I didn’t realize how much I missed it.
I mean, sure, I did previously feel a sense of loss regarding more than four months of not going to concerts — or plays, or cultural events of any kind. But it didn’t really hit me in a visceral, almost overpowering way until I stepped onto the football field of Woodbridge High School, July 25.
It was a cool, dry night — a big relief from the heat and humidity we’ve been living through, lately — and a slight but very welcome breeze washed over the field. Some 500 people were spread around the grass, in clusters of two or three or four, safely distant from other groups. They wore masks throughout the evening, or at least when they were leaving their allotted zone to visit, say, the ice cream truck.
On the stage, two microphones were set up for Richard Thompson — who performed, mostly, solo, backing himself on acoustic guitar — and Zara Phillips, who joined him on backing vocals for the last third of the concert.
As it does every summer, Woodbridge has been presenting free concerts since July 6, and will continue doing so through mid-September; ultimately there will be 50 of them. Thompson, a staggeringly talented singer-songwriter and guitarist since his days with pioneering British folk-rock band Fairport Convention in the ’60s, was not on the initial schedule. But he’s living in Montclair now, and backed Phillips during her July 15 set at Woodbridge. When Amy Helm had to cancel her July 22 appearance, he graciously agreed to sub; when it rained on July 22, the show was moved to July 25.
Early in his hour-and-45-minute performance, Thompson called it a “rare treat” to be on a stage, in front of people. He mentioned that he hadn’t performed for a live audience since February and has no plans to do so again until April (and even that might be postponed, he glumly added). He also joked that his part-time job in the Purell factory was going well.
He hasn’t been musically dormant since March, presenting a series of Facebook Live concerts; releasing a solid six-song digital EP of new songs, Bloody Noses; finishing production on an album for Phillips, Meditation and KitKats; and even recording a song with Phillips for NJArts.net’s Songs to See Us Through series, a new version of his classic ballad, “A Heart Needs a Home.”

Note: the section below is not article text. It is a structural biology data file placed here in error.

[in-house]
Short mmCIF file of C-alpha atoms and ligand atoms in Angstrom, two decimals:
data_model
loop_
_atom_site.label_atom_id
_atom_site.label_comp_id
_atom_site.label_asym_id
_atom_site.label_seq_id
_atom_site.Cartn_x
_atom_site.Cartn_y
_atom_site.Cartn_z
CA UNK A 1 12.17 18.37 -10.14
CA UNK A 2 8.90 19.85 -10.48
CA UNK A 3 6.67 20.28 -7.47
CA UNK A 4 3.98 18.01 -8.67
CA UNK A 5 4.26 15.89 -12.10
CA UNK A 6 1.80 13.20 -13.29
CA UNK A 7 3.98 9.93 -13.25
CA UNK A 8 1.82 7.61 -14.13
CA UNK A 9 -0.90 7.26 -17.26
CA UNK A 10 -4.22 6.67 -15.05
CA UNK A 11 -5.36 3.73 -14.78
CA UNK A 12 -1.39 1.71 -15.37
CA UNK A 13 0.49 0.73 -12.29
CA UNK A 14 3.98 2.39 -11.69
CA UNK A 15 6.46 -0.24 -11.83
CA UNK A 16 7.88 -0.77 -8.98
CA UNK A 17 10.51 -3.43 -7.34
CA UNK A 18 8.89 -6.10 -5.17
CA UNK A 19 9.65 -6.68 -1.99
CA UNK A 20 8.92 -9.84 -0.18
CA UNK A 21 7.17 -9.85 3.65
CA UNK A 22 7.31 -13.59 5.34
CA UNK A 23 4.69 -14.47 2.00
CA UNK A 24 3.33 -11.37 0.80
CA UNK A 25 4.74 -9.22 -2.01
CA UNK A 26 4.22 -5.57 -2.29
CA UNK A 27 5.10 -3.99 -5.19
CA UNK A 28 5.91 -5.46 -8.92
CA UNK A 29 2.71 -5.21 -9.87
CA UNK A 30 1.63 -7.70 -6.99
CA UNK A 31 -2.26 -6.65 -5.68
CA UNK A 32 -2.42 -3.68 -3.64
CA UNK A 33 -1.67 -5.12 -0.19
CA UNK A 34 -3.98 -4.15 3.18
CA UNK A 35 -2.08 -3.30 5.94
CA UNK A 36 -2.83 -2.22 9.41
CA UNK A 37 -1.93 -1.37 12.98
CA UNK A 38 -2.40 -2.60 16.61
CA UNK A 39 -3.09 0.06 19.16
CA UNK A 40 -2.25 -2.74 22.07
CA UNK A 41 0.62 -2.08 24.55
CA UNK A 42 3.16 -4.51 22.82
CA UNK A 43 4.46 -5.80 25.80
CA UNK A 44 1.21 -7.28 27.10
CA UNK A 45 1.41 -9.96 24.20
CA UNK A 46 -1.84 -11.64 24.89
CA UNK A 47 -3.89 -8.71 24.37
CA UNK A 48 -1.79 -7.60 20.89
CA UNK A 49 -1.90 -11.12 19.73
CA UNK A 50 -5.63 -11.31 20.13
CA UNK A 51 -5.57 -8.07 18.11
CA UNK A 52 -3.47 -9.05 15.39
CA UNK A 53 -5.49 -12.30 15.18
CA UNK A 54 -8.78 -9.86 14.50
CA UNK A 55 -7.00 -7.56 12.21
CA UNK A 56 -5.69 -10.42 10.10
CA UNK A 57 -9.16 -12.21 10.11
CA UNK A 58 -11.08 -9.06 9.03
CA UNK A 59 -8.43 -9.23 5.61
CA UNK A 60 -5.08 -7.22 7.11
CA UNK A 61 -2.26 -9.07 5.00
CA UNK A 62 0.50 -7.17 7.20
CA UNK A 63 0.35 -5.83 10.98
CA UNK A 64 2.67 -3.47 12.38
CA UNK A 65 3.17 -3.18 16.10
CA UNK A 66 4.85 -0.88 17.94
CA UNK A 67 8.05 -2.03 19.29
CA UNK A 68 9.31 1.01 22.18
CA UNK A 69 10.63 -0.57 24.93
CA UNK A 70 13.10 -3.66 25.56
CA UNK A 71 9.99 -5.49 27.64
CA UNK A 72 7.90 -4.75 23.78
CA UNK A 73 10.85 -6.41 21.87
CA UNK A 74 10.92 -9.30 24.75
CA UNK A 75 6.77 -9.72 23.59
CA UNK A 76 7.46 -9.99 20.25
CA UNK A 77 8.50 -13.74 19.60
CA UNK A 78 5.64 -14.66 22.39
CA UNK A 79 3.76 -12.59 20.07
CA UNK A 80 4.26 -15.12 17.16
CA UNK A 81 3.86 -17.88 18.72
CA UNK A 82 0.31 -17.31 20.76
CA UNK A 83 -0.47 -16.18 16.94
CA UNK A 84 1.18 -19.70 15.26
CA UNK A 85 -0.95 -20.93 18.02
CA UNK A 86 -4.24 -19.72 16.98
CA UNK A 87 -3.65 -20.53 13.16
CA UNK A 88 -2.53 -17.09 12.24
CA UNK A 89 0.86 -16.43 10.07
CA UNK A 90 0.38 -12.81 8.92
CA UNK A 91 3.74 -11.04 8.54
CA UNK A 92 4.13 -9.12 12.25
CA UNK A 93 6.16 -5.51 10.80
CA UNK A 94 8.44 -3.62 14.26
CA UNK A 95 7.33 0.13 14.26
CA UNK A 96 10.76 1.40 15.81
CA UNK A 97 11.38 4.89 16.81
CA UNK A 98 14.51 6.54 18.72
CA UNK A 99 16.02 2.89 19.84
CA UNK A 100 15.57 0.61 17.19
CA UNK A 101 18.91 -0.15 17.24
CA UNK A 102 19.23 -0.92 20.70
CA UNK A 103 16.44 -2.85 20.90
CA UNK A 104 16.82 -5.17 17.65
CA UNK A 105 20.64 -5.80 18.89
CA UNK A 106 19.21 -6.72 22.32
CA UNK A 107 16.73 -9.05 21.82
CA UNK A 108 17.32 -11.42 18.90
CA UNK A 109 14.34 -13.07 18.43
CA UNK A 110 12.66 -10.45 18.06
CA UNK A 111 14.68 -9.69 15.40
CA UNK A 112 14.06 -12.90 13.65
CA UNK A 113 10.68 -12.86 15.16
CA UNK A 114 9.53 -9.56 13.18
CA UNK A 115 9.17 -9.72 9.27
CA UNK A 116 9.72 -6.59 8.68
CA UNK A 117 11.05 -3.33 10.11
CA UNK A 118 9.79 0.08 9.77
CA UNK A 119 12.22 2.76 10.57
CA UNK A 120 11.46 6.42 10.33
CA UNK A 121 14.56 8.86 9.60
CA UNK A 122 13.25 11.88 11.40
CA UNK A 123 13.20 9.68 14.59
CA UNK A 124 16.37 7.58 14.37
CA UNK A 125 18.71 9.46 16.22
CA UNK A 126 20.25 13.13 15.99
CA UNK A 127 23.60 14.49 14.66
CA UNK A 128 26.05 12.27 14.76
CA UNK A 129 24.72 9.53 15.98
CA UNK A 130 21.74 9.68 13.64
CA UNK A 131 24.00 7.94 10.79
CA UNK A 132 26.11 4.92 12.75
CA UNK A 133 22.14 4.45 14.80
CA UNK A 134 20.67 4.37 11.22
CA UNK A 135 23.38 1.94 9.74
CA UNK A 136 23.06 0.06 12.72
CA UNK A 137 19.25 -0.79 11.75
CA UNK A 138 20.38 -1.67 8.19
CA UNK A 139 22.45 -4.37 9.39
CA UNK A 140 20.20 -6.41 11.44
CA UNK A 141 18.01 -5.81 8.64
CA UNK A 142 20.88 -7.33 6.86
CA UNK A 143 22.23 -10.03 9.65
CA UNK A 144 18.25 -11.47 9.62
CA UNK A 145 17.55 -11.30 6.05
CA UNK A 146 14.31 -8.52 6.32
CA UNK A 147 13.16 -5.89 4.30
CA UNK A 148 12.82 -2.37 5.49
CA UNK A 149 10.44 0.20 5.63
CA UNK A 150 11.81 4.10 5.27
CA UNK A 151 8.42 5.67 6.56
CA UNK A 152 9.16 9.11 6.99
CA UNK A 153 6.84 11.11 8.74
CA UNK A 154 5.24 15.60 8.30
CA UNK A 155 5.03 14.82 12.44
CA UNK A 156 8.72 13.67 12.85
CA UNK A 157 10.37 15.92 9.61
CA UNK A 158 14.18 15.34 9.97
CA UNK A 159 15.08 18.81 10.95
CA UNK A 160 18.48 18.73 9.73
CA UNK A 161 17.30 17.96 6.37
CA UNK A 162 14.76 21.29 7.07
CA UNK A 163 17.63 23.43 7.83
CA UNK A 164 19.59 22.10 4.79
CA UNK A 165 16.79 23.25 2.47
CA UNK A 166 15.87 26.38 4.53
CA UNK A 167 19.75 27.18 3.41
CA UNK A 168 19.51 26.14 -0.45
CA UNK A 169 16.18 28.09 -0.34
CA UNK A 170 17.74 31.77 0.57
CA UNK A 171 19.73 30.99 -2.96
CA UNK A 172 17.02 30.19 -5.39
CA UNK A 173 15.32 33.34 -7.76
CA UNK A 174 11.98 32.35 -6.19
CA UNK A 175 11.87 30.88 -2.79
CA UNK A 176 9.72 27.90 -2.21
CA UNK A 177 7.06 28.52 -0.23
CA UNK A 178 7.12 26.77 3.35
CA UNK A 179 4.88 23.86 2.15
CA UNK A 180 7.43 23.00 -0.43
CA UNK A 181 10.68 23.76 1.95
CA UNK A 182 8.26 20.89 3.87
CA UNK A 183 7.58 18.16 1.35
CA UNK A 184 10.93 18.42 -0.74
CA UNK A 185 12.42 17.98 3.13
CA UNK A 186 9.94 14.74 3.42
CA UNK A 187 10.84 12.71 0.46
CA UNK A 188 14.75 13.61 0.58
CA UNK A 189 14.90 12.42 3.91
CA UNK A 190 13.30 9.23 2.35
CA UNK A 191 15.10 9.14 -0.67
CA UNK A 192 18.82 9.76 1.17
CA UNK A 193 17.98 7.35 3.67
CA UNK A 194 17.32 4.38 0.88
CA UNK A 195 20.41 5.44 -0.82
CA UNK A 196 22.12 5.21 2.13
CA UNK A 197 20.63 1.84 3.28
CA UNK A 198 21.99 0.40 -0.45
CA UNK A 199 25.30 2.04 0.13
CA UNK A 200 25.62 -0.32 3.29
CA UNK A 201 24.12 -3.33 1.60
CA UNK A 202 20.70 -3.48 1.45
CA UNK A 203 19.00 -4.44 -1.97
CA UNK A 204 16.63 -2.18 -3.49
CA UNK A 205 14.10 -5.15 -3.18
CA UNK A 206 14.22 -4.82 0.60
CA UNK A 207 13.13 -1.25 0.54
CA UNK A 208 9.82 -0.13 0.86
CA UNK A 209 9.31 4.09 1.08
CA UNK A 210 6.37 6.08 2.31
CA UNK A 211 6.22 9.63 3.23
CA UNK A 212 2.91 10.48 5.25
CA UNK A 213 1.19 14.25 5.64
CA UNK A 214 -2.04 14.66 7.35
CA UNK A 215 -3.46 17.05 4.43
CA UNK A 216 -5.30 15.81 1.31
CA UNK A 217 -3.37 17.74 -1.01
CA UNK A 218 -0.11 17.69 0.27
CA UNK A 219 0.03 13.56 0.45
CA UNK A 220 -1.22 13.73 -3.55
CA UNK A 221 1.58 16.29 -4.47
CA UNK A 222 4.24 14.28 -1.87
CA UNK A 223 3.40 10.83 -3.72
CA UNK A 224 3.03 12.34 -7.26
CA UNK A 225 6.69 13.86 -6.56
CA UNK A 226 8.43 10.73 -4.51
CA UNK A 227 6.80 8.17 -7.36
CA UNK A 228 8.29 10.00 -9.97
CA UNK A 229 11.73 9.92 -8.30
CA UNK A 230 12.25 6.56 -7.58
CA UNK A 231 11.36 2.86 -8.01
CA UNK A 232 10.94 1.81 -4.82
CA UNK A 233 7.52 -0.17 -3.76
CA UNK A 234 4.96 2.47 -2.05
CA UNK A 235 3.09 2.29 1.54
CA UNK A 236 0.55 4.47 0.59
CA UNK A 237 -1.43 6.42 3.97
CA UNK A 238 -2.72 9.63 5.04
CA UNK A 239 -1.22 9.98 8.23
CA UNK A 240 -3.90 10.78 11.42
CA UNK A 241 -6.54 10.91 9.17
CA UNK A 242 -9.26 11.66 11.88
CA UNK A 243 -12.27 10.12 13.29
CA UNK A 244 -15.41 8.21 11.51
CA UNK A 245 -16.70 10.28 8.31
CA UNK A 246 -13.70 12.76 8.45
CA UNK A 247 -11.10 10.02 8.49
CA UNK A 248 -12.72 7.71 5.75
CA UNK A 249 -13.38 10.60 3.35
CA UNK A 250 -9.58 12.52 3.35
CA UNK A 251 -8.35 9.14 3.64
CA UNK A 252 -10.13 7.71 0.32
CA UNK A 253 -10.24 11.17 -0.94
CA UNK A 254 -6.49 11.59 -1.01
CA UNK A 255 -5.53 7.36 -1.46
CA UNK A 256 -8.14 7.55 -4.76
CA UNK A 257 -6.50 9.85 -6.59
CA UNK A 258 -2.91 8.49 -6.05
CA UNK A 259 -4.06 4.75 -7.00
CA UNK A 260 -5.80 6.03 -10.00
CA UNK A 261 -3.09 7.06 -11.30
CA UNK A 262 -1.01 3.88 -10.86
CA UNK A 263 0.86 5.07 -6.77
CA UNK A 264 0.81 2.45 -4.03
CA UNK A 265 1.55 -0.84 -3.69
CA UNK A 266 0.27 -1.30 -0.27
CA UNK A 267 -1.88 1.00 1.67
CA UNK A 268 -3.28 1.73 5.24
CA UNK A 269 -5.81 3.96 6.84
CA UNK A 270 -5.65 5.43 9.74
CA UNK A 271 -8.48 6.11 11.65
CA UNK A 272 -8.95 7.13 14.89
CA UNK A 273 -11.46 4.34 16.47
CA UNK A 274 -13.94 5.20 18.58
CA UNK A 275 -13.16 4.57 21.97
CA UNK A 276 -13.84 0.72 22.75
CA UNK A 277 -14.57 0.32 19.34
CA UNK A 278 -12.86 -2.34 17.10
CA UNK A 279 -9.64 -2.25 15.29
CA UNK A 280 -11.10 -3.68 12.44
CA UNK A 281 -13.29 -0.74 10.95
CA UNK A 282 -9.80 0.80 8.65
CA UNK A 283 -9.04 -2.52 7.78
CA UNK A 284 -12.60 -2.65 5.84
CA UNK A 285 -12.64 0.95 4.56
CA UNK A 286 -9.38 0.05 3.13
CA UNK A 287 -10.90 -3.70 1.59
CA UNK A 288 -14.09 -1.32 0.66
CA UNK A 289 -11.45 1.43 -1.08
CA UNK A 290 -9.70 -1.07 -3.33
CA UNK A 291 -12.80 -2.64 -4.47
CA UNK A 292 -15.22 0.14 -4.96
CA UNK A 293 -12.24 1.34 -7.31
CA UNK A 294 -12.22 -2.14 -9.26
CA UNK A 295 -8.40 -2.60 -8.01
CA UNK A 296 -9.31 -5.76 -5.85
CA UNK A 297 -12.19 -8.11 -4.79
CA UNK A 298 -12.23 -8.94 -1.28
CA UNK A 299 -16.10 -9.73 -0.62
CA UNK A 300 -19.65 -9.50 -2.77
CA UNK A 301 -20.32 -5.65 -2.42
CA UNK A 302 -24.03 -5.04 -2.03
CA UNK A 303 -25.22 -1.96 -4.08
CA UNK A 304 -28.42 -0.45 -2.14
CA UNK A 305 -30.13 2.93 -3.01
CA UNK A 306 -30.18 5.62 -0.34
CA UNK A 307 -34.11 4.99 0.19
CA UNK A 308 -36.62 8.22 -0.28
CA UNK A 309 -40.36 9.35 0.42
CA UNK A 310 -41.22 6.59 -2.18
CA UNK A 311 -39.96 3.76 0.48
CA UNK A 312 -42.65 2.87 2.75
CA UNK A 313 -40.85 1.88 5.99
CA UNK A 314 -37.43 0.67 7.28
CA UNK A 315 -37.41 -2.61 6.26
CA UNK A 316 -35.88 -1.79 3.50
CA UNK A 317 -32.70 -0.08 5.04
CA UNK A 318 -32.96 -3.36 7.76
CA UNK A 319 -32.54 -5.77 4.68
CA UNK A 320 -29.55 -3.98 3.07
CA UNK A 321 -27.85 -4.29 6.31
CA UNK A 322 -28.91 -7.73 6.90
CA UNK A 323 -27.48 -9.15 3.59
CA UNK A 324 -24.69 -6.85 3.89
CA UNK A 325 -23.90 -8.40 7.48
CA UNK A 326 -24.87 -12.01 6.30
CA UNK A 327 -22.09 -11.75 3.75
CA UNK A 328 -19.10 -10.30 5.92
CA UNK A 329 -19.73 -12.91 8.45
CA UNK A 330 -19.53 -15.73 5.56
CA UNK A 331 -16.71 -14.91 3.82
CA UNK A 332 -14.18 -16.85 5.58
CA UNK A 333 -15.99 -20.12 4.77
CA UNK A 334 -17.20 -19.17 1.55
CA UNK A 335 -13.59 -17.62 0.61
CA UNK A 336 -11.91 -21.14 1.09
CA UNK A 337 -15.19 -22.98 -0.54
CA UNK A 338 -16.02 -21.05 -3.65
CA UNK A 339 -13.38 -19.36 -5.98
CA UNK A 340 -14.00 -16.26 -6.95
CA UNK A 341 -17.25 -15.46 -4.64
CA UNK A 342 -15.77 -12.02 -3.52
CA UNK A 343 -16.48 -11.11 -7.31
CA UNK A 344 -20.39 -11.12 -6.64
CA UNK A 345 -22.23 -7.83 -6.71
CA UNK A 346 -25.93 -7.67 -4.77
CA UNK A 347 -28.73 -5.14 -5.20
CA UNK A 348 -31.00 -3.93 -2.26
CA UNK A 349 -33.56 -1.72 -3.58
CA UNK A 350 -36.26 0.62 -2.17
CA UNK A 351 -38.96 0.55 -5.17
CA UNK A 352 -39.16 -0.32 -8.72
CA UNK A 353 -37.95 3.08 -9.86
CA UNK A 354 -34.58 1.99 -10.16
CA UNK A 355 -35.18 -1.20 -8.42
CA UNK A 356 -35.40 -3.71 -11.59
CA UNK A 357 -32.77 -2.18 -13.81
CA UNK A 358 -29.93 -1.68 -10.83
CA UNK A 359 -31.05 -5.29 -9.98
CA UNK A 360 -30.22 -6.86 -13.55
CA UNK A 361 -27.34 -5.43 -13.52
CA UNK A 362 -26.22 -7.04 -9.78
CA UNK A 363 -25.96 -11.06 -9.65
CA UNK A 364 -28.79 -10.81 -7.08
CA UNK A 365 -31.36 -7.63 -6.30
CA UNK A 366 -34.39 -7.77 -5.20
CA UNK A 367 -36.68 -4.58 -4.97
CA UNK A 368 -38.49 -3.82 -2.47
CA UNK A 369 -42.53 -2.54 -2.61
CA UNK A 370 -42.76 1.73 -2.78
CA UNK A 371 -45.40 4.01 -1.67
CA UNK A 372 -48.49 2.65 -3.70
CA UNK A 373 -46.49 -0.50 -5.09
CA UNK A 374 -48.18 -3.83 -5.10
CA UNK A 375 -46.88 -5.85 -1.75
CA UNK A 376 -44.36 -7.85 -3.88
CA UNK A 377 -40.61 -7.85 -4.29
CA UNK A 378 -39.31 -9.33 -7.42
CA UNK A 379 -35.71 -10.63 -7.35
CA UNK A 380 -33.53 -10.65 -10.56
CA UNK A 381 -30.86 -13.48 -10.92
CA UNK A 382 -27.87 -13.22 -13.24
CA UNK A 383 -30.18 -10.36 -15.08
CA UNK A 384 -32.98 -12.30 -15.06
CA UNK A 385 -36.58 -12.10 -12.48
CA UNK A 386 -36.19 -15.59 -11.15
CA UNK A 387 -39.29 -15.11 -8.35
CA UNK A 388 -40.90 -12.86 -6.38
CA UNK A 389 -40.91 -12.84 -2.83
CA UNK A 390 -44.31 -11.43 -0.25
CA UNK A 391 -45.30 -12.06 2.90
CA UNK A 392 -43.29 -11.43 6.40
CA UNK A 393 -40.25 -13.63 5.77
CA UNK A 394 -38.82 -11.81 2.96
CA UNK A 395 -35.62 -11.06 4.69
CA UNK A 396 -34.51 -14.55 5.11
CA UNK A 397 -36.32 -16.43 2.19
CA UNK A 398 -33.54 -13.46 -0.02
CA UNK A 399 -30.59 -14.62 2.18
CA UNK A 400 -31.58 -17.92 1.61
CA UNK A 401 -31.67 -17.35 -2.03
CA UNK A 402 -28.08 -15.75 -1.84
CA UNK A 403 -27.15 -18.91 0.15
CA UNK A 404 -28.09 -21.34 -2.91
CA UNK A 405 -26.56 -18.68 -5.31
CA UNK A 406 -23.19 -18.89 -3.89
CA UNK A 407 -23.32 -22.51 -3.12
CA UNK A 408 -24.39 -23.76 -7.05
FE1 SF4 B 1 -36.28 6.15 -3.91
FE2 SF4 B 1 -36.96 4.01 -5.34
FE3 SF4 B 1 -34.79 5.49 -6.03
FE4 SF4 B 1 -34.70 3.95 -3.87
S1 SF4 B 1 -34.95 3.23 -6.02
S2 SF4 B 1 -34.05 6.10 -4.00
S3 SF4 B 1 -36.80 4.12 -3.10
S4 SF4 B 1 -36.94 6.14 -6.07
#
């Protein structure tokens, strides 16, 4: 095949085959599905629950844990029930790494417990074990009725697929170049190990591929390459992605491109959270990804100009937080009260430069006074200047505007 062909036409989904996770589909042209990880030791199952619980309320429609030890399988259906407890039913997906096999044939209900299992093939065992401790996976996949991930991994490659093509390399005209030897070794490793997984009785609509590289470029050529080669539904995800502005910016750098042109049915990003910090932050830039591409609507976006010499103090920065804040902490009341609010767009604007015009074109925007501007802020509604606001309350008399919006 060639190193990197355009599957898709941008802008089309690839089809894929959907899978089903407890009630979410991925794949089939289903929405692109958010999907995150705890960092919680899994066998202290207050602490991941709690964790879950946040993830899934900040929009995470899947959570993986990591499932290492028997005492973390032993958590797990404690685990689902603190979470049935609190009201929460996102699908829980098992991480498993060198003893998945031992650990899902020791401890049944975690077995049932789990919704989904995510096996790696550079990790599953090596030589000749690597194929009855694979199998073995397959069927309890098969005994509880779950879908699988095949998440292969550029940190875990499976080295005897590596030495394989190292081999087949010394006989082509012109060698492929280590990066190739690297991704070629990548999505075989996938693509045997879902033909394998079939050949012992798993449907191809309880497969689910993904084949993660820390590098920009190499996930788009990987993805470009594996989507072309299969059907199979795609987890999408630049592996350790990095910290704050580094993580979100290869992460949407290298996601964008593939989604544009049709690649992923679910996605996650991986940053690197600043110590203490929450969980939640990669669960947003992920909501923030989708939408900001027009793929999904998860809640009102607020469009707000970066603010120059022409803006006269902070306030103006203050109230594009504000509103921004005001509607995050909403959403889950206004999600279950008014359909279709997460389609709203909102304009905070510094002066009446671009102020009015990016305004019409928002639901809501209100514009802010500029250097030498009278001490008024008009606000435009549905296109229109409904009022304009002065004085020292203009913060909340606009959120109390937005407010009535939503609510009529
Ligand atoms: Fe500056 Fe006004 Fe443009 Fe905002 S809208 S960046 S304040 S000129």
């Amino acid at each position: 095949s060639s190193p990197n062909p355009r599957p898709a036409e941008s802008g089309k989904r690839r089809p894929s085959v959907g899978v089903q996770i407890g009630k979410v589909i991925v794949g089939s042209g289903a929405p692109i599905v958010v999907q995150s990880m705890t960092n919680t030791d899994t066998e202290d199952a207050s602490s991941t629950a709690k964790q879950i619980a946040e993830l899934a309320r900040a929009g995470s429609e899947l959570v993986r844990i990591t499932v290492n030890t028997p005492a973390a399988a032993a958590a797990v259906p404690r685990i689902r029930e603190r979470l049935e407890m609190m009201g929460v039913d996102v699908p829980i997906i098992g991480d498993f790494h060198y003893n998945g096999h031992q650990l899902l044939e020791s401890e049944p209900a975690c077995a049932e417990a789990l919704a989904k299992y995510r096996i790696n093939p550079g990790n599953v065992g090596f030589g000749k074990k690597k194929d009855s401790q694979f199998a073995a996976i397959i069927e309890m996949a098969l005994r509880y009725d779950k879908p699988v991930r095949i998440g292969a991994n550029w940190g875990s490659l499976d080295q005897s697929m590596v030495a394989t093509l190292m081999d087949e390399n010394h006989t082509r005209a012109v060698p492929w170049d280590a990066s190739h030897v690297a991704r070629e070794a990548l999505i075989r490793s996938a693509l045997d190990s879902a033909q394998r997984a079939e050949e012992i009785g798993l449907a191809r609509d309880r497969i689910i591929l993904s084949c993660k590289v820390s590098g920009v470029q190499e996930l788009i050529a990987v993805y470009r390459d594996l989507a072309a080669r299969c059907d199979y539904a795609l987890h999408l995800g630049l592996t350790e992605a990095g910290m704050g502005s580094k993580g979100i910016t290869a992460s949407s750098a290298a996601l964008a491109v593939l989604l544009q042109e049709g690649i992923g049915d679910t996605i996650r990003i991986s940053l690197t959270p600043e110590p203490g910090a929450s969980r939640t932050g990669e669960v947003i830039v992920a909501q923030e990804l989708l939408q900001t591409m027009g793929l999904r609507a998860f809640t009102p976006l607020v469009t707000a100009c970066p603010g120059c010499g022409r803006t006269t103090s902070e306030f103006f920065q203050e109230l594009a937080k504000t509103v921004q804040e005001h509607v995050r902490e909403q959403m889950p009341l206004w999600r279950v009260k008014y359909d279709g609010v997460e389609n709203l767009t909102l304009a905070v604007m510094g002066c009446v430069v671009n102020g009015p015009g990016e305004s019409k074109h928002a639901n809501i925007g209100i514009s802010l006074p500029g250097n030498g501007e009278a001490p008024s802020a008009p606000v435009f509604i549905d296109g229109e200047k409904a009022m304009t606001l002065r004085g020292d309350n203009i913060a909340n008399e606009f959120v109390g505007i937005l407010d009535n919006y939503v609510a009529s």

But nothing, of course, beats the experience of an actual concert, and Thompson was in very good form in Woodbridge, playing his complex guitar riffs with no sign of rust (and taking his solo for “1952 Vincent Black Lightning” into surprising, exploratory territory), singing with power and emotion, and engaging the audience with sometimes heartfelt, sometimes amusing comments between songs.
Before “Keep Your Distance,” he said that during a pandemic, this song is “so appropriate, it’s almost embarrassing to play it.” And before “Who Knows Where the Time Goes?” — an elegant ballad that was written and sung by the late Sandy Denny in Fairport Convention, and has become something of a standard since then — he said that since the song is a meditation on the passage of time, it’s “appropriate for old codgers like me — and now that I look around, you.”
The sound was clear and crisp throughout the evening, allowing every note to be heard.
Like “Who Knows Where the Time Goes?,” another song in the setlist, “Genesis Hall,” goes back to Thompson’s Fairport Convention days. A tale of police brutality and the inevitability of revolution, it seemed particularly well suited to the moment in history we’re now living through.
Thompson reached into the somewhat distant past at other times, too, but didn’t stint on recent material, performing two songs from Bloody Noses and two from his 2018 album 13 Rivers, and closing with the unrecorded rocker “When the Saints Rise Out of Their Graves.” (Now 71, Thompson remains sharper, musically, and more prolific as a songwriter than virtually all of his peers.)
There was incredible amount of range in a show that featured, mostly, just one performer with an acoustic guitar. Thompson sounded nasty on “Crocodile Tears,” sweet on “The Ghost of You Walks,” nostalgic on the old-timey “They Tore the Hippodrome Down” and vulnerable on “Persuasion.” Though he is sometimes a reserved performer, he brought dramatic flourishes to certain numbers, including “Valerie” and “1952 Vincent Black Lightning.” And Phillips added some rich textures to the mix by singing on seven of the night’s last eight songs, including classics such as “Wall of Death” and “I Want to See the Bright Lights Tonight.”
I’m pretty sure I’ve never concluded a concert review with thank yous before, but it seems appropriate to say, to Richard Thompson and Zara Phillips … to concert promoter Bill Brandenburg, who made the show happen … to Woodbridge mayor John E. McCormac and the city itself, which produces New Jersey’s most extensive series of free summertime concerts every year … thank you. I needed that.
To see what’s coming up in Woodbridge later this summer, visit woodbridgeartsnj.org.
For more on Thompson, visit richardthompson-music.com.
For more on Phillips, visit zaraphillips.net.
Here is the show’s setlist and, below it, some videos.
“If I Could Live My Life Again”
“The Ghost of You Walks”
“From Galway to Graceland”
“Walking the Long Miles Home”
“Who Knows Where the Time Goes?”
“1952 Vincent Black Lightning”
“They Tore the Hippodrome Down”
“Keep Your Distance”
“Wall of Death” (with Zara Phillips)
“The Storm Won’t Come” (with Zara Phillips)
“Dry My Tears and Move On” (with Zara Phillips)
“The Rattle Within” (with Zara Phillips)
“The Fortress” (with Zara Phillips)
“I Want to See the Bright Lights Tonight” (with Zara Phillips)
“When the Saints Rise Out of Their Graves” (with Zara Philips)
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